The main showstopper for IPv6 in my private network environment was the non-availability of IPv6 payload support on OpenVPN's multi-client server mode. I am using the OpenVPN multi-client server mode exensively with a number of clients, and adding IPv6 to my OpenVPN network would have meant re-building most of it without multi-client server mode. This would mean having a rather dirty construction with one process per client or even **gasp** bridging. I did not have the heart to actually do this and stayed with IPv4.
Thankfully, these times are over: Gert Döring, Thomas Glanzmann, Bernhard Schmidt and Jan Dirnberger spent the better part of the christmas holidays implementing IPv6 payload support in OpenVPN multi-client server mode. They have published a patch against OpenVPN 2.1 and a number of binary packages implementing this feature that I've been waiting for.
Unfortunately, the IPv6-over-OpenVPN-multi-client-mode patch clashes with the well-known OpenVPN-over-IPv6 patch, so I had to disable it in my locally patched version of Debian's OpenVPN package. Bernhard's binary packages contain both patches.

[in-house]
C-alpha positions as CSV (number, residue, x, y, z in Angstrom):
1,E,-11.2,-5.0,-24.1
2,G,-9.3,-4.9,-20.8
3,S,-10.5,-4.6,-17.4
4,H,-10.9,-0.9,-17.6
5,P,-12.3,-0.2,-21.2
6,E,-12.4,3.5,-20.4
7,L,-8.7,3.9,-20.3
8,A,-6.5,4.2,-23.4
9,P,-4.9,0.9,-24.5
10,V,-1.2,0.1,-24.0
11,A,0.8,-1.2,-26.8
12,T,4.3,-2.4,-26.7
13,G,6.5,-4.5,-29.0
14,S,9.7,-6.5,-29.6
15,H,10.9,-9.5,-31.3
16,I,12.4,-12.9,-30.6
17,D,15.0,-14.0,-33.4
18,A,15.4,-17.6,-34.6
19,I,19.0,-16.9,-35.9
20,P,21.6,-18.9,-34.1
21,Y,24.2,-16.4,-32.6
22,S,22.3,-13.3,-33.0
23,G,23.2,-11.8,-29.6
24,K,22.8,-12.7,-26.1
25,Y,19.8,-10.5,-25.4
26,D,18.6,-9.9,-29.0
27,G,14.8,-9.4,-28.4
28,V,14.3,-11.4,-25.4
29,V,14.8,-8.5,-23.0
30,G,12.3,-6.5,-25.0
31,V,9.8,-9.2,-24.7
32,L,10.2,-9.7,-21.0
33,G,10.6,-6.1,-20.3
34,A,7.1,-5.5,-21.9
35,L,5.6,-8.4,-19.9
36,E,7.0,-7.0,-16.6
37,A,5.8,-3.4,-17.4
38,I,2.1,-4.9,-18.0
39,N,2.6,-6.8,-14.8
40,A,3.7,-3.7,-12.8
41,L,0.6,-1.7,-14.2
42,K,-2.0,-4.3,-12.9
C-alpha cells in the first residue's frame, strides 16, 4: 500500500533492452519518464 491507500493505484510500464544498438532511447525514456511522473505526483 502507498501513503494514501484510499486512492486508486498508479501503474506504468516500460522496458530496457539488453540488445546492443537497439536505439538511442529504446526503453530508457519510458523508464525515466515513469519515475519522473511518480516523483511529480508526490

Enabling IPv6 multi-client server mode is really a breeze. Add server-ipv6 and route-ipv6 statements to your server configuration, and you're done. Client-config-dir works for IPv6 as well, so I can assign static IPv6 addresses to the clients and tell them to point their IPv6 default route into the tunnel from the server by virtue of a ifconfig-ipv6-push and a push route-ipv6 statement inside the client-config-dir file.
That's it. Clients with unpatched client software can still connect (and will only get IPv4, just as before), and clients with patched client software will transparently get IPv6 additionally to the IPv4 tunnel. Now, I only have to pay attention again what services are running on my laptop - it's publicly visible on the intarwebs again.
Guys, your work rocks. I really really appreciate that. Good Job. I owe you more than a beer. Now we only need to convince OpenVPN upstream to accept your patch.